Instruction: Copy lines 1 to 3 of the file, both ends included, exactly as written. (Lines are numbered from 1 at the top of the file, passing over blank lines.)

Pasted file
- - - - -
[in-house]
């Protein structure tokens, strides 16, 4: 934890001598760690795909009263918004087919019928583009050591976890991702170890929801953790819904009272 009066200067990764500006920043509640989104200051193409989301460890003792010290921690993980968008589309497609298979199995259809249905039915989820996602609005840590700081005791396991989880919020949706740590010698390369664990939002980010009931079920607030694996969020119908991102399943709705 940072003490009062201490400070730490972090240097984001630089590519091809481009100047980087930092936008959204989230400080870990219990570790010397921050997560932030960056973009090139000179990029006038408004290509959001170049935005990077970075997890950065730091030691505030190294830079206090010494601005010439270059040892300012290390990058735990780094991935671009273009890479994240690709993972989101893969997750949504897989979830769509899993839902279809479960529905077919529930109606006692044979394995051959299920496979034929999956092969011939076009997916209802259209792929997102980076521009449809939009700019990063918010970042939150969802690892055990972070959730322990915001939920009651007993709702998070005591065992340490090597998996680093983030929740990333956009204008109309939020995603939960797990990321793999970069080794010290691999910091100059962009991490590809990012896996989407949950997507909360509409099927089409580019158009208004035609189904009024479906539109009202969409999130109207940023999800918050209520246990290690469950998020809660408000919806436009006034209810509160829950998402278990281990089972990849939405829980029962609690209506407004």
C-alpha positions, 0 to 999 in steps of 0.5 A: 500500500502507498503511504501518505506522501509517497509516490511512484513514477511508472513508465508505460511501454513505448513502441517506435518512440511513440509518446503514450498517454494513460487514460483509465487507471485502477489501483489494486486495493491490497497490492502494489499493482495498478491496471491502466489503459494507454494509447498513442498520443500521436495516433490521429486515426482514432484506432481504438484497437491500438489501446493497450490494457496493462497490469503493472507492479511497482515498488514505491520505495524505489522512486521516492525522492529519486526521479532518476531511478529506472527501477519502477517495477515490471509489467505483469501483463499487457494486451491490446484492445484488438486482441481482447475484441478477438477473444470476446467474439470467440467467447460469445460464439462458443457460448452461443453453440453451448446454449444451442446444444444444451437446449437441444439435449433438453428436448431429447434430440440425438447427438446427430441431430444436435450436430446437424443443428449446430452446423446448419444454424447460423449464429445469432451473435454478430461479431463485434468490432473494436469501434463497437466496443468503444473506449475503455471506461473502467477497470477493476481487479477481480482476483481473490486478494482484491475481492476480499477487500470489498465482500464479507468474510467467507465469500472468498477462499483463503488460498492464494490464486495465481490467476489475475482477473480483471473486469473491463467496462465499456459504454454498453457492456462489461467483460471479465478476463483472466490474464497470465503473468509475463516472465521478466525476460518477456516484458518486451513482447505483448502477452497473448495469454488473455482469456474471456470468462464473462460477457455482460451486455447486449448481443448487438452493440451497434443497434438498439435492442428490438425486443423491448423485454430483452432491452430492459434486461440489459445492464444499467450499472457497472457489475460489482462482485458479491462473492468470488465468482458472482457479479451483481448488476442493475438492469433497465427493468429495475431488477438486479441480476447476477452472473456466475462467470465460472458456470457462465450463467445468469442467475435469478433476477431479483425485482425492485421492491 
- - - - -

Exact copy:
[in-house]
């Protein structure tokens, strides 16, 4: 934890001598760690795909009263918004087919019928583009050591976890991702170890929801953790819904009272 009066200067990764500006920043509640989104200051193409989301460890003792010290921690993980968008589309497609298979199995259809249905039915989820996602609005840590700081005791396991989880919020949706740590010698390369664990939002980010009931079920607030694996969020119908991102399943709705 940072003490009062201490400070730490972090240097984001630089590519091809481009100047980087930092936008959204989230400080870990219990570790010397921050997560932030960056973009090139000179990029006038408004290509959001170049935005990077970075997890950065730091030691505030190294830079206090010494601005010439270059040892300012290390990058735990780094991935671009273009890479994240690709993972989101893969997750949504897989979830769509899993839902279809479960529905077919529930109606006692044979394995051959299920496979034929999956092969011939076009997916209802259209792929997102980076521009449809939009700019990063918010970042939150969802690892055990972070959730322990915001939920009651007993709702998070005591065992340490090597998996680093983030929740990333956009204008109309939020995603939960797990990321793999970069080794010290691999910091100059962009991490590809990012896996989407949950997507909360509409099927089409580019158009208004035609189904009024479906539109009202969409999130109207940023999800918050209520246990290690469950998020809660408000919806436009006034209810509160829950998402278990281990089972990849939405829980029962609690209506407004």
C-alpha positions, 0 to 999 in steps of 0.5 A: 500500500502507498503511504501518505506522501509517497509516490511512484513514477511508472513508465508505460511501454513505448513502441517506435518512440511513440509518446503514450498517454494513460487514460483509465487507471485502477489501483489494486486495493491490497497490492502494489499493482495498478491496471491502466489503459494507454494509447498513442498520443500521436495516433490521429486515426482514432484506432481504438484497437491500438489501446493497450490494457496493462497490469503493472507492479511497482515498488514505491520505495524505489522512486521516492525522492529519486526521479532518476531511478529506472527501477519502477517495477515490471509489467505483469501483463499487457494486451491490446484492445484488438486482441481482447475484441478477438477473444470476446467474439470467440467467447460469445460464439462458443457460448452461443453453440453451448446454449444451442446444444444444451437446449437441444439435449433438453428436448431429447434430440440425438447427438446427430441431430444436435450436430446437424443443428449446430452446423446448419444454424447460423449464429445469432451473435454478430461479431463485434468490432473494436469501434463497437466496443468503444473506449475503455471506461473502467477497470477493476481487479477481480482476483481473490486478494482484491475481492476480499477487500470489498465482500464479507468474510467467507465469500472468498477462499483463503488460498492464494490464486495465481490467476489475475482477473480483471473486469473491463467496462465499456459504454454498453457492456462489461467483460471479465478476463483472466490474464497470465503473468509475463516472465521478466525476460518477456516484458518486451513482447505483448502477452497473448495469454488473455482469456474471456470468462464473462460477457455482460451486455447486449448481443448487438452493440451497434443497434438498439435492442428490438425486443423491448423485454430483452432491452430492459434486461440489459445492464444499467450499472457497472457489475460489482462482485458479491462473492468470488465468482458472482457479479451483481448488476442493475438492469433497465427493468429495475431488477438486479441480476447476477452472473456466475462467470465460472458456470457462465450463467445468469442467475435469478433476477431479483425485482425492485421492491 